Missing those puffy warm breakfast rolls from days before you were gluten-free? You don’t have to go without any longer! Those pull apart layers flavored with sweet blueberries and a hint of lemon and vanilla will make this gluten-free blueberry rolls recipe a family favorite!
I have been on a nonstop mission for the past three weeks to bring back a family favorite! Years ago before we were a gluten free household, the ease of baked goods for breakfast was taken for granted. I miss the simple things like cinnamon rolls from a tube and picking up a dozen doughnuts from our local bakery. It seems that even though a large part of our population has chosen to go gluten free the baked good industry hasn’t quite caught up yet.
Often times, prepackaged gluten free treats are dense. My Dad calls those “wap biscuits,” HA! Did you have “wap biscuits” growing up? You know, the kind that are hard as a rock? Most recipes for gluten free baked goods resemble hockey pucks more than those flaky layers of their gluten filled counterparts.
Recipes share that they are “the best” and then go on to say “They’re good enough for gluten free.” Well, I don’t accept that. I don’t want “good enough,” I want GOOD! The soft, airy, pull apart goodness from my yester years.
So, I set out to create just that! It took me three weeks, but it was worth every pan of “wap biscuits” I dumped into the trash.
WANT TO KNOW THE SECRET?
There were three things that played a huge role in making these rolls: amounts, time, and a warm kitchen.
Time. Regular sweet roll recipes still require a good bit of time to let your dough rise, but gluten-free dough requires more. You’ll have to rely on patience here, but I promise it is worth it! The proofing time is almost double. Since the yeast needs time to rise, it takes longer with gluten-free flour. Regular sweet rolls want an hour to rise, gluten-free sweet rolls need two! Regular sweet rolls can be rolled out and cut after the dough as proofed, but gluten-free sweet rolls need the dough to be chilled. Once placed in the pan, regular sweet rolls rise a bit longer while their gluten-free cousin may need up to an hour!
Amounts. More is always better right? Since gluten free flour lacks protein, you’ll need more of just about everything. More yeast because it requires more to rise and achieve that flaky goodness us gluten-free folk miss! More butter because you’ll need the extra fat.
A warm kitchen. This is essential and probably is best for both gluten-free and regular sweet rolls alike. You need a draft less warm area to let your dough proof. I personally turn on my fireplace and let my dough and rolls proof on a stool by the fire. The area isn’t in a cross section of our home and the warmth from the fire is just enough to activate the yeast. I simply turn my bowl every once in a while to make sure the warmth is spread throughout.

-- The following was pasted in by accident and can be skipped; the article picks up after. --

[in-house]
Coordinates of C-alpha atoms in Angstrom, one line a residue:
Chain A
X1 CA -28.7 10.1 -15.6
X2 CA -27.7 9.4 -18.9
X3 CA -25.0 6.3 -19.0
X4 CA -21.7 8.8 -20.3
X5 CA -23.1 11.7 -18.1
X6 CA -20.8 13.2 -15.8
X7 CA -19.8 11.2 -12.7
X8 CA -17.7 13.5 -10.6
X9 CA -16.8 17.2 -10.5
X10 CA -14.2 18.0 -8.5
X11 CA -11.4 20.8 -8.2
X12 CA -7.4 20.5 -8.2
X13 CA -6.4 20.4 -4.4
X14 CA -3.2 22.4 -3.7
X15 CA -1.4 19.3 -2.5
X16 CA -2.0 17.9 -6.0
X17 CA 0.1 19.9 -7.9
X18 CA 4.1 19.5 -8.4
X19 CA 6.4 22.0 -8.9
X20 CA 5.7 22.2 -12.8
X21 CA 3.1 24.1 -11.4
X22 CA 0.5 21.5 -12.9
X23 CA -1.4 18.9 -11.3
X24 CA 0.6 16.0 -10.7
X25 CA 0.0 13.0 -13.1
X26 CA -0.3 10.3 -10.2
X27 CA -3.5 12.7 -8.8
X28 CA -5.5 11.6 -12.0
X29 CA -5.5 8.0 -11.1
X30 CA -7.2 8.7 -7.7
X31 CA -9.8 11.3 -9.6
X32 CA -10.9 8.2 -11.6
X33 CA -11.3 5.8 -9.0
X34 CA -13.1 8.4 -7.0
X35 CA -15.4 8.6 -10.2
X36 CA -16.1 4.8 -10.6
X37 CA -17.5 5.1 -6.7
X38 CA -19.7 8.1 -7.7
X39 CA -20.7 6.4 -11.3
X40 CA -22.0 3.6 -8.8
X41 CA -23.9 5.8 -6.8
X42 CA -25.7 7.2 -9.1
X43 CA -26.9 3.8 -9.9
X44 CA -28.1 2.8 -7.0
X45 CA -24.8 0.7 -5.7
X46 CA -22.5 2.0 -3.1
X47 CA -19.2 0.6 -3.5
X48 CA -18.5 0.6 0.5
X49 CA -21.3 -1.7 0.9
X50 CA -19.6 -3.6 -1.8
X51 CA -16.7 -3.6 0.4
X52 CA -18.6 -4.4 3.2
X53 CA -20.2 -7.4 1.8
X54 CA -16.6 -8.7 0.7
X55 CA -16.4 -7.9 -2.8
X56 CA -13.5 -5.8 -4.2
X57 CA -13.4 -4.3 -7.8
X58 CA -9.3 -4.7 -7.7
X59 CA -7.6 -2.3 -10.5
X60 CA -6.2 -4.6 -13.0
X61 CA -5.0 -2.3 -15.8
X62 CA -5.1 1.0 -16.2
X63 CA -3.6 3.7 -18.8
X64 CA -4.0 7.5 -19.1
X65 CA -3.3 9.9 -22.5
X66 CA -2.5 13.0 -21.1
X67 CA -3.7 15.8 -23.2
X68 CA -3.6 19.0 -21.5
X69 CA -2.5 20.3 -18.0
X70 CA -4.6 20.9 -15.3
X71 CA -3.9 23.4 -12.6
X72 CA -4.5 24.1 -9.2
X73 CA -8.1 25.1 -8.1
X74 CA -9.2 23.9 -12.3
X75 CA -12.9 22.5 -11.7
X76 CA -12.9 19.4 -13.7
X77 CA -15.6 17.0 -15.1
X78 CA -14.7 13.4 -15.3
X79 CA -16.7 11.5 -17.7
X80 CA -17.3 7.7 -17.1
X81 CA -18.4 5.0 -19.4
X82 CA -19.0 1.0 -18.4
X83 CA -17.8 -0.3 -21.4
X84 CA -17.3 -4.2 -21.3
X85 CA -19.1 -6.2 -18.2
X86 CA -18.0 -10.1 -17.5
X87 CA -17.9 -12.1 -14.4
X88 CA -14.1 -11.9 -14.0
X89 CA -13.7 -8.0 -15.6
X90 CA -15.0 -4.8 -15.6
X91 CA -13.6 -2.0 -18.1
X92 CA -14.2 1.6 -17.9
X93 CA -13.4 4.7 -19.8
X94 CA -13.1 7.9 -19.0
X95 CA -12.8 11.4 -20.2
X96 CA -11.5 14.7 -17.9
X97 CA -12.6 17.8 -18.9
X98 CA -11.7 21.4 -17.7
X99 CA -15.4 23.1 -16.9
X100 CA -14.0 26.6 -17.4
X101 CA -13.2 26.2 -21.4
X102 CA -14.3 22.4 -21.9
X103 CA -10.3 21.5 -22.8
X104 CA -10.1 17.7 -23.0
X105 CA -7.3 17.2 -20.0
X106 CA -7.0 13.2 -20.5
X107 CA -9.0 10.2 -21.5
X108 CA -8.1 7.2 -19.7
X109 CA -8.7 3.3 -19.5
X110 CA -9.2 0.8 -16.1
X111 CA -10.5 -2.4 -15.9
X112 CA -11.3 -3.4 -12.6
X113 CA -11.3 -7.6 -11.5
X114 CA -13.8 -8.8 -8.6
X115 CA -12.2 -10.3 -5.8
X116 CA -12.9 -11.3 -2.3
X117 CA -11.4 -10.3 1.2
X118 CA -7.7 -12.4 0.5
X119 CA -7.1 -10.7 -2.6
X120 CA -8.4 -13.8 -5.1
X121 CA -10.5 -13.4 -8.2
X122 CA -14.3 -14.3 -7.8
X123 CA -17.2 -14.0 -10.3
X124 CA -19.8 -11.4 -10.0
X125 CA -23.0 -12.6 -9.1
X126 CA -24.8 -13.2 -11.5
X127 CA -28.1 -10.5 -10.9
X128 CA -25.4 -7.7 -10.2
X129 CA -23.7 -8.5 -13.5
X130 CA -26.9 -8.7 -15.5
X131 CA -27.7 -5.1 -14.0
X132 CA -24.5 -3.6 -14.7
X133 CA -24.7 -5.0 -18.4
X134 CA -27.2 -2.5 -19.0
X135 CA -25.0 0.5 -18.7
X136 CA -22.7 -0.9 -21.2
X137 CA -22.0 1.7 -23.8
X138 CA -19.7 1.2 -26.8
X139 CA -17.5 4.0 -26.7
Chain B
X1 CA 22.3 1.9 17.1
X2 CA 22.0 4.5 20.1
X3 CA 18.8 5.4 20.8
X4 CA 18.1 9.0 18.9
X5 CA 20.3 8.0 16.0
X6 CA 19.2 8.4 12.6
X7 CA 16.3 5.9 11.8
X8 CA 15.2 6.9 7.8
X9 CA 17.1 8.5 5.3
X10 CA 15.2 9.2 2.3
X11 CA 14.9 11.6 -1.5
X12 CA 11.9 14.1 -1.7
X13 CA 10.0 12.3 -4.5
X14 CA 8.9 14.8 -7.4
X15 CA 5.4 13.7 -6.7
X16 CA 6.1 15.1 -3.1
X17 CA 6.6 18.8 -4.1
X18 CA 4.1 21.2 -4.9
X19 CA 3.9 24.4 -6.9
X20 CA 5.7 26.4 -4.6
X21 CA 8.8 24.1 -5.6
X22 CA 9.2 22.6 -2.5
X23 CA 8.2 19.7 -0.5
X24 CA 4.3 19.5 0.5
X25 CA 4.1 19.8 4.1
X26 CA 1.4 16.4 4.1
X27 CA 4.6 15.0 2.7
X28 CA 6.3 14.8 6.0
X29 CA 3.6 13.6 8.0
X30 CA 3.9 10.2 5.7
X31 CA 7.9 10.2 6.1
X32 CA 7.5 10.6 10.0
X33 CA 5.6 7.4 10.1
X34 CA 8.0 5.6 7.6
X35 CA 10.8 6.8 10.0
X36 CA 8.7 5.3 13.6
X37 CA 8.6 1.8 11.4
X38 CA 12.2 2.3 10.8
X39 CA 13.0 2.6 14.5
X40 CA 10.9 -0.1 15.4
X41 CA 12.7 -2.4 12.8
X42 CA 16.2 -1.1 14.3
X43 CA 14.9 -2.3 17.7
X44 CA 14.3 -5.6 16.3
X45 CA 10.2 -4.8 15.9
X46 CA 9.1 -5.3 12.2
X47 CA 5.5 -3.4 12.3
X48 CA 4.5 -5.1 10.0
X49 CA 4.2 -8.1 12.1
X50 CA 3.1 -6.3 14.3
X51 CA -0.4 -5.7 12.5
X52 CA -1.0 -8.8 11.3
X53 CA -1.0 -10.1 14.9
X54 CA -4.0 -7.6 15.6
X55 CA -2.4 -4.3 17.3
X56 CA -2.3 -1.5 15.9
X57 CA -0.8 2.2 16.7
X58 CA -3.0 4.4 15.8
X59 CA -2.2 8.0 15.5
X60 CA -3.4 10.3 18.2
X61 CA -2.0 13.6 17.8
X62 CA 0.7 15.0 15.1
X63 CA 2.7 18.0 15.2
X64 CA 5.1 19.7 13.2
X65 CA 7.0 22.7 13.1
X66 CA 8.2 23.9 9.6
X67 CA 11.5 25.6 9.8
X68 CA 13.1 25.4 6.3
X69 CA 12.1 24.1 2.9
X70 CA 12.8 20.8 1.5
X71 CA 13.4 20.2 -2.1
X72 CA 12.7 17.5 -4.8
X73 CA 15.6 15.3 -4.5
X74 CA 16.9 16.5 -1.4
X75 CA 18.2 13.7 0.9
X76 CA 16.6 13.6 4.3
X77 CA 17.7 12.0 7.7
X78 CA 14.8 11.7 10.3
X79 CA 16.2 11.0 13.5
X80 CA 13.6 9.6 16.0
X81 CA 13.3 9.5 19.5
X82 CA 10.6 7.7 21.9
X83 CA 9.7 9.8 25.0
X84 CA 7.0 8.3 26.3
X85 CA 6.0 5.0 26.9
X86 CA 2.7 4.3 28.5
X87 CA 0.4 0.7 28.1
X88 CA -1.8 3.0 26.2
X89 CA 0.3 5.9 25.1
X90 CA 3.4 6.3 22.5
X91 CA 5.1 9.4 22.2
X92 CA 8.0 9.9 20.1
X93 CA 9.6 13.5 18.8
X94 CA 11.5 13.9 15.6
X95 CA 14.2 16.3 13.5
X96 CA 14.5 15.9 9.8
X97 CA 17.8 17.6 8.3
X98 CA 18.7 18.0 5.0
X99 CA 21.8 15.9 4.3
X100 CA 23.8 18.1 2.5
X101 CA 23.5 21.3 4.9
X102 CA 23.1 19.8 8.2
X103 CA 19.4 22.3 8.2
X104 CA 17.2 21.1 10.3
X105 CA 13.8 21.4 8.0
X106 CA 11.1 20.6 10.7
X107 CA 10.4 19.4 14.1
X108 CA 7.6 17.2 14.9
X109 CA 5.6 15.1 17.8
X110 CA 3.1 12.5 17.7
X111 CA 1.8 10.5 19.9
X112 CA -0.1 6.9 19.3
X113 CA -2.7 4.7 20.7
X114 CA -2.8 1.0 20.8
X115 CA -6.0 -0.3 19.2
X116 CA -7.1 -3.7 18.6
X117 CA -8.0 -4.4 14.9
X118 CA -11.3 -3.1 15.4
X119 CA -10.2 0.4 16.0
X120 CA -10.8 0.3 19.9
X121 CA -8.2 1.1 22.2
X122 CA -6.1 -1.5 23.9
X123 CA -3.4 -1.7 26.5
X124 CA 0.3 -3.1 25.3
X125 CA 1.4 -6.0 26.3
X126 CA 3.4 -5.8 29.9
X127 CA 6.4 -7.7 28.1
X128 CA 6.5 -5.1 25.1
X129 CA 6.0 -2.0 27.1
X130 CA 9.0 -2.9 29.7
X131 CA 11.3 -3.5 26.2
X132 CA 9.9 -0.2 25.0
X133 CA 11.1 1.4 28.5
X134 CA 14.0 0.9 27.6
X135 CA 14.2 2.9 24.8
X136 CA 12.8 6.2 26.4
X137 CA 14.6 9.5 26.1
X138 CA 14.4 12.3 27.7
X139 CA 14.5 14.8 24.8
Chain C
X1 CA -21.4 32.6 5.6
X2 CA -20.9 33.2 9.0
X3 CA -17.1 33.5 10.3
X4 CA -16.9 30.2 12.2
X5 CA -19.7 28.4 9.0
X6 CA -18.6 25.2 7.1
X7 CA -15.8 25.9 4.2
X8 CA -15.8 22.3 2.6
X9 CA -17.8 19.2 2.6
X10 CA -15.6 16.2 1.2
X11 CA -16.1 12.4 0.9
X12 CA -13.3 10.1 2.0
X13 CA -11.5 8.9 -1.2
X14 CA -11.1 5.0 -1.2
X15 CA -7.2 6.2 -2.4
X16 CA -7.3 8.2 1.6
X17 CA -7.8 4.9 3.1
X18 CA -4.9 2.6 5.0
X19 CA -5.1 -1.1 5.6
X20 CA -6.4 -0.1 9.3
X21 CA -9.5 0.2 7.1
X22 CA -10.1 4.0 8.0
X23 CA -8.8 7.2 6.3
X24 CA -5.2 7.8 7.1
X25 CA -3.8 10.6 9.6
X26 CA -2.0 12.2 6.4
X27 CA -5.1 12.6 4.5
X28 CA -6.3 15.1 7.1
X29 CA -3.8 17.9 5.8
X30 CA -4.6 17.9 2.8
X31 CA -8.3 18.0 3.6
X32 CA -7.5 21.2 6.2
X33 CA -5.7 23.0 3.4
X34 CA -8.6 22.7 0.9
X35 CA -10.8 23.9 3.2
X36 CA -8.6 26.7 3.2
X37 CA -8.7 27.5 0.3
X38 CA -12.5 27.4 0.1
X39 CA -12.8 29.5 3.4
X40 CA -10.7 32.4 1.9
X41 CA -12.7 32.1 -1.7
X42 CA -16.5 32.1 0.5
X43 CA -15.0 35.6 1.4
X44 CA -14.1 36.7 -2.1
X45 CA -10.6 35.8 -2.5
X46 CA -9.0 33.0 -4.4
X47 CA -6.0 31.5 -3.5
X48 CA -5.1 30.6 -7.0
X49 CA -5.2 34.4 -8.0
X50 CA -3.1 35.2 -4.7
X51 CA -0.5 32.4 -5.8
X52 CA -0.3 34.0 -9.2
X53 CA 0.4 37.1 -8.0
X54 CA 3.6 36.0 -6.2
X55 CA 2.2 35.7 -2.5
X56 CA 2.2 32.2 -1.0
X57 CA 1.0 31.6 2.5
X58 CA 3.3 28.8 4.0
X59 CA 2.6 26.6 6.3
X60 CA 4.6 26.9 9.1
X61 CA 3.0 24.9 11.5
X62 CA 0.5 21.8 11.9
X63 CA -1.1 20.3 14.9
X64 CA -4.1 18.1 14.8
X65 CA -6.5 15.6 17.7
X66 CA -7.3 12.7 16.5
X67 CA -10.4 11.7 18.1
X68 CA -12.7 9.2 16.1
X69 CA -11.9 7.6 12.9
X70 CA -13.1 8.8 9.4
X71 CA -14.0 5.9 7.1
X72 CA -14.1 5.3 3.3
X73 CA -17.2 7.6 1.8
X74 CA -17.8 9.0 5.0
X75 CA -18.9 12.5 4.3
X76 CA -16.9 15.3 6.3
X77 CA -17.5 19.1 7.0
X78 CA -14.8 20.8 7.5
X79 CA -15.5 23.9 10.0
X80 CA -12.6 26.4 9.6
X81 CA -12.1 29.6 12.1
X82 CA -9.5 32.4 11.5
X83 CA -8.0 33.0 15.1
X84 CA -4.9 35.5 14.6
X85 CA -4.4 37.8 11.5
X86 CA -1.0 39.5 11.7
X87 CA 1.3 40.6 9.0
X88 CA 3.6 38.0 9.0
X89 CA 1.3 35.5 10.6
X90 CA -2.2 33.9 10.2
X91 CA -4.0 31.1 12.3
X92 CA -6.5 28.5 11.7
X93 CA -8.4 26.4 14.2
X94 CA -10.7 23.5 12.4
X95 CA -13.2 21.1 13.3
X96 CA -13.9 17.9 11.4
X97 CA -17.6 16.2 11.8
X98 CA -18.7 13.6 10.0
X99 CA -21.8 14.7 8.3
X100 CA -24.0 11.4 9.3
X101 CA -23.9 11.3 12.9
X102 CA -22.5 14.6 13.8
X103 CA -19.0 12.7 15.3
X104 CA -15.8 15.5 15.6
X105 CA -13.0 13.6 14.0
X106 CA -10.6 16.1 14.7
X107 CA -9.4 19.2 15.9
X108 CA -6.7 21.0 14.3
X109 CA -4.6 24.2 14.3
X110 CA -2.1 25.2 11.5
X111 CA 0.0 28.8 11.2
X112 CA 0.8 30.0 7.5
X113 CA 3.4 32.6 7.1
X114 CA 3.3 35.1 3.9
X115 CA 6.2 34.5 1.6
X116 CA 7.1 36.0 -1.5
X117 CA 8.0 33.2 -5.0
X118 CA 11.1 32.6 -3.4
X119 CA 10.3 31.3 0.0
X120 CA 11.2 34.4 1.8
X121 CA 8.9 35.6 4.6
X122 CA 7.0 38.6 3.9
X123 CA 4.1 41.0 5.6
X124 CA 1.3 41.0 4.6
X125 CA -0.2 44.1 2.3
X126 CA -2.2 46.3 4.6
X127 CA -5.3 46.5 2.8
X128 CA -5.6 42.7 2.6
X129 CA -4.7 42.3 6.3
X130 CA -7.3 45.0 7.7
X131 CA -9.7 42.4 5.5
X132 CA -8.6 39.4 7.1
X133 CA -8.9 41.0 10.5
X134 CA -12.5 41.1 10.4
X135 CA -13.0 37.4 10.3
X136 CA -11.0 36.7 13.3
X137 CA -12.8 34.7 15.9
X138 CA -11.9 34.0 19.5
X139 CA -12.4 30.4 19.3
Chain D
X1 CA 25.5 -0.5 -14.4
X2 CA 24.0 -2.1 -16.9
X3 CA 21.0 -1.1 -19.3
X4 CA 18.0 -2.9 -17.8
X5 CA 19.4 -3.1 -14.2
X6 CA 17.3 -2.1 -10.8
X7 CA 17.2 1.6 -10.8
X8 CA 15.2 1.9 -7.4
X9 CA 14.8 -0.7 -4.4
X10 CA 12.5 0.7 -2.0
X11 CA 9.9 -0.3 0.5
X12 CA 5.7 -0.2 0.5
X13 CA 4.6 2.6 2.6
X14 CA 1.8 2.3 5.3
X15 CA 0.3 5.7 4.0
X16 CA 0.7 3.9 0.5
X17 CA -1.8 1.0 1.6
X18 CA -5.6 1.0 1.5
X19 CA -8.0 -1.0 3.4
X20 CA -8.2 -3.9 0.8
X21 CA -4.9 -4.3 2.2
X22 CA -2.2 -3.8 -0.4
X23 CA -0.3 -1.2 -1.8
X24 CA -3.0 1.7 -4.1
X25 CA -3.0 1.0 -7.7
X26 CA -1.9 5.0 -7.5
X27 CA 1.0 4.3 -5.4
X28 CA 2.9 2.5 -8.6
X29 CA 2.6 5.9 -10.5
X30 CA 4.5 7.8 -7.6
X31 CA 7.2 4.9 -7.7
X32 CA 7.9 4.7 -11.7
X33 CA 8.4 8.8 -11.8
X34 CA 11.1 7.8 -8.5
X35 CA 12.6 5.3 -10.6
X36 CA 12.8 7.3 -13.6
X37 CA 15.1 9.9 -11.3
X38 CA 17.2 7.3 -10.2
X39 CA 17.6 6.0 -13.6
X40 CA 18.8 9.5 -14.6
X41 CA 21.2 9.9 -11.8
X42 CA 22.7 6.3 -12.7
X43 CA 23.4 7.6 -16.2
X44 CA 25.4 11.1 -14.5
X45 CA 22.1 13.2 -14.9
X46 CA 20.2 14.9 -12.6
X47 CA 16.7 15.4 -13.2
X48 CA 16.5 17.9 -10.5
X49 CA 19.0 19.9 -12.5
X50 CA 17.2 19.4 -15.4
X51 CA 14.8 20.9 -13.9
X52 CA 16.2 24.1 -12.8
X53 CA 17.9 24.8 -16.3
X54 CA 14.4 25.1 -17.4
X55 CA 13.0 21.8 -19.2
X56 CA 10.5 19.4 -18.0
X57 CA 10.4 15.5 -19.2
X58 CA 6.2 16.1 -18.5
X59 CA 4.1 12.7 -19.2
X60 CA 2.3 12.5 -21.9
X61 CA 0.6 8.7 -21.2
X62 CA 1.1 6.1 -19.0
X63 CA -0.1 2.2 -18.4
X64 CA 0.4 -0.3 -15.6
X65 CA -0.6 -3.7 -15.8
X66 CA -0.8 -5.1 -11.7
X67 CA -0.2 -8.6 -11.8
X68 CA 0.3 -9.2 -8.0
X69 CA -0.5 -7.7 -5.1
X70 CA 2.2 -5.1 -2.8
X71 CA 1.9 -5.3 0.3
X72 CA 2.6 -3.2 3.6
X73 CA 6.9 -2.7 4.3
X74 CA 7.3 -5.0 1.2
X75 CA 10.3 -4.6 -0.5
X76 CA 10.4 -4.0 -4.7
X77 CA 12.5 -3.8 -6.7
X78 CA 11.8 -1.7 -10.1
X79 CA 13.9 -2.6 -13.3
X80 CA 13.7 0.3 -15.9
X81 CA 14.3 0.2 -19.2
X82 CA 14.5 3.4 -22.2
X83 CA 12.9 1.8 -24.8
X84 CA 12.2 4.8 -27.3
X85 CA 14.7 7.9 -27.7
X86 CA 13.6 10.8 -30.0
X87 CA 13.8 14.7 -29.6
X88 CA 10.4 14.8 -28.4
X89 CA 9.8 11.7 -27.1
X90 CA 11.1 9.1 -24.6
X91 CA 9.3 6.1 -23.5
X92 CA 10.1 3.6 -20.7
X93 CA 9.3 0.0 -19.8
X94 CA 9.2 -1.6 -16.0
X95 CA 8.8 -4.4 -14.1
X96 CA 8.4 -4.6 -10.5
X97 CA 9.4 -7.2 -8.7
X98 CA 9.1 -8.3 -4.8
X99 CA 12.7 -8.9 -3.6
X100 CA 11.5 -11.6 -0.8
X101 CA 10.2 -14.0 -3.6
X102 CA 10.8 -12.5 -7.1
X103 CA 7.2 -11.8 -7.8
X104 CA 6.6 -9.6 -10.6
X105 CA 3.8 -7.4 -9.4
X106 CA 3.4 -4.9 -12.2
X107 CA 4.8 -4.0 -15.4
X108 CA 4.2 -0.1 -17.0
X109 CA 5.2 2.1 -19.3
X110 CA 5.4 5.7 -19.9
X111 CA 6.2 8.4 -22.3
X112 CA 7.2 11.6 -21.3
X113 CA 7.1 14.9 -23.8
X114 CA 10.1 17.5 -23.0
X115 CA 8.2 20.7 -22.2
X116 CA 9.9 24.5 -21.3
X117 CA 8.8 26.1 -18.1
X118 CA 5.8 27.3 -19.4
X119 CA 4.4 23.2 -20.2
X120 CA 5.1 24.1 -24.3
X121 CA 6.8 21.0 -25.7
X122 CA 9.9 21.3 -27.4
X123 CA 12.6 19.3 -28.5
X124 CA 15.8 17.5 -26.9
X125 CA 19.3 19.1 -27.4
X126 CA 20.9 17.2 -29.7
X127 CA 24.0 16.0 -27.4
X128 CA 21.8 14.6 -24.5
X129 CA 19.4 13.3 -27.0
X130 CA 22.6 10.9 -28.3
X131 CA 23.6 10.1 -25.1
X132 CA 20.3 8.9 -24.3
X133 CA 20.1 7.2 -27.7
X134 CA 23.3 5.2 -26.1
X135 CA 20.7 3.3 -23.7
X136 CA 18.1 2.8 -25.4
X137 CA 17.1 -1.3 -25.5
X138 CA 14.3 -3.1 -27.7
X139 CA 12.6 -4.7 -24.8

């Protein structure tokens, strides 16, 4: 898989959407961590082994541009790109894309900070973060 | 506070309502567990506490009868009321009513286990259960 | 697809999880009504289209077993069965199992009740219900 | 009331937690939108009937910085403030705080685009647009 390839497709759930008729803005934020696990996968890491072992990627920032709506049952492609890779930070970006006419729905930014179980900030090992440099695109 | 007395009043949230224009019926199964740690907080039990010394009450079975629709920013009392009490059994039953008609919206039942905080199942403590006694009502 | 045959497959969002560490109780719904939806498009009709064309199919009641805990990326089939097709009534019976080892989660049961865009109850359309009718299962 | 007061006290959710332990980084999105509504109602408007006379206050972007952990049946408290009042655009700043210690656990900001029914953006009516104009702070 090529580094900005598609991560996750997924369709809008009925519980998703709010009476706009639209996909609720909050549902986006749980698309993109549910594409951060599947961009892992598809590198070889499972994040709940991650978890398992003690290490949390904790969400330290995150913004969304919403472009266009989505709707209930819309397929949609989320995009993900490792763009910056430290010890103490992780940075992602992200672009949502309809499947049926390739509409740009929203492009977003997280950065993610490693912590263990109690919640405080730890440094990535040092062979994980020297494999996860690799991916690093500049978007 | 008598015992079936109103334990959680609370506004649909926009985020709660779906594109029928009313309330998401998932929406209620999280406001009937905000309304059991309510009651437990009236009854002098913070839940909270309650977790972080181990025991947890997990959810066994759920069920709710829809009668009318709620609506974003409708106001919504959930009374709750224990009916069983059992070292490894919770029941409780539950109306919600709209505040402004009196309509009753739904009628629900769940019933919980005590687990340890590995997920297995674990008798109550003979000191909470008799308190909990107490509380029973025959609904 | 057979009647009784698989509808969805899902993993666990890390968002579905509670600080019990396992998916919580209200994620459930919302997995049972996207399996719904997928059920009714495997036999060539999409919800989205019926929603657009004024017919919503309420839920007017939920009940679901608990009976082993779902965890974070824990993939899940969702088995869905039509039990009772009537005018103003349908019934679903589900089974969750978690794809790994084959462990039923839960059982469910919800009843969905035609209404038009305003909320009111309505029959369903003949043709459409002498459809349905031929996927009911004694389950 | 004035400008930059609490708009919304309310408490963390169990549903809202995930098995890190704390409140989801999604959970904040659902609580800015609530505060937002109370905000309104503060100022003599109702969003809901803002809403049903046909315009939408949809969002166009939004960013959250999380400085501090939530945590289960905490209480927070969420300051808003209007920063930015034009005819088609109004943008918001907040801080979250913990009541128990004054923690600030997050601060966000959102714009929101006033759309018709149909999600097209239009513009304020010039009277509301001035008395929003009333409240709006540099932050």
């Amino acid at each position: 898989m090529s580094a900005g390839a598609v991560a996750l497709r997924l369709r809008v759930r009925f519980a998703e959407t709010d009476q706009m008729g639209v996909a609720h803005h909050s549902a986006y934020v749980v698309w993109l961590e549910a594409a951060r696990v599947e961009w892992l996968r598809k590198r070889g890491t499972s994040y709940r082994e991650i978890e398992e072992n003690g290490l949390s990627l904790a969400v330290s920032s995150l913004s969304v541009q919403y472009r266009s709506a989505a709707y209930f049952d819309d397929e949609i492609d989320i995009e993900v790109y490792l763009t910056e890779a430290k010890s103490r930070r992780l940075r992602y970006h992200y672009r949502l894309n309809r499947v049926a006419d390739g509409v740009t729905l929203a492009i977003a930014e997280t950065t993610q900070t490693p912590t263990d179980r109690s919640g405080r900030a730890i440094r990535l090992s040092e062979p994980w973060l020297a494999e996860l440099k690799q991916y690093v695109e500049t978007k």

SHOP KITCHEN TOOLS FROM THIS POST
- 3 1/2 cups Gluten Free All Purpose Flour (Krusteaz makes a great GF flour.)
- 1 cup/ 1 tsp. Granulated Sugar, separated.
- 3/4 cup Milk
- 1/2 cup Heavy Whipping Cream
- 3/4 cup Butter, Melted (1 1/2 sticks)
- 2 Tbsp. & 1 1/2 tsp. Dry Active Yeast
- 1 3/4 tsp. baking powder
- 1 tsp. vanilla extract
- 2 Eggs, beaten
- 1 cup Blueberry Preserves (Bonne Maman makes great preserves.)
- 4 Tbsp. Butter, very soft room-temperature
- 4 Tbsp. Confectioner's Sugar
- 1 tsp. vanilla extract
- 3 Tbsp. Heavy Whipping Cream
- 3 tsp. Fresh Lemon Zest
- Bloom your yeast. In a small bowl mix milk and cream together. Heat in microwave until warm. I heat in 30-second intervals, stirring between each turn. You want body temperature warmth. Yeast will not die between 100-110 degrees Fahrenheit. So, if you test with your finger, it should feel like nothing because it will be similar to your own body temperature. Then, add your yeast to your warm cream mixture along with 1 tsp. of sugar. Stir to mix in yeast particles. Then, set in a warm place for the yeast to bloom for 10 minutes. You should see bubbles growing on top.
- In a large bowl, mix together flour, 1 cup sugar, baking powder together until well combined. Then, in a separate bowl, beat eggs and add your melted butter and 1 tsp. vanilla extract to your warm bloomed yeast mixture. Slowly add your wet ingredients to your dry ingredients. Your batter will be very sticky.
- Once all your ingredients are added and mixed, vigorously fold and stir your dough for 5 minutes. I used a process similar to macaronage in which I would fold the dough repeatedly over itself while turning the bowl. You are activating your yeast and working your dough.
- Scrap your dough into a ball in your large bowl. Cover with plastic cling wrap. Set your bowl of dough in a warm place free from drafts for 2 hours.. I like to turn my fireplace on and set my bowl on a stool in front of my fire (not too close, but just at the edge of my hearth). If you have a warm kitchen just set your bowl near your ovens. You want your dough to double or triple in size.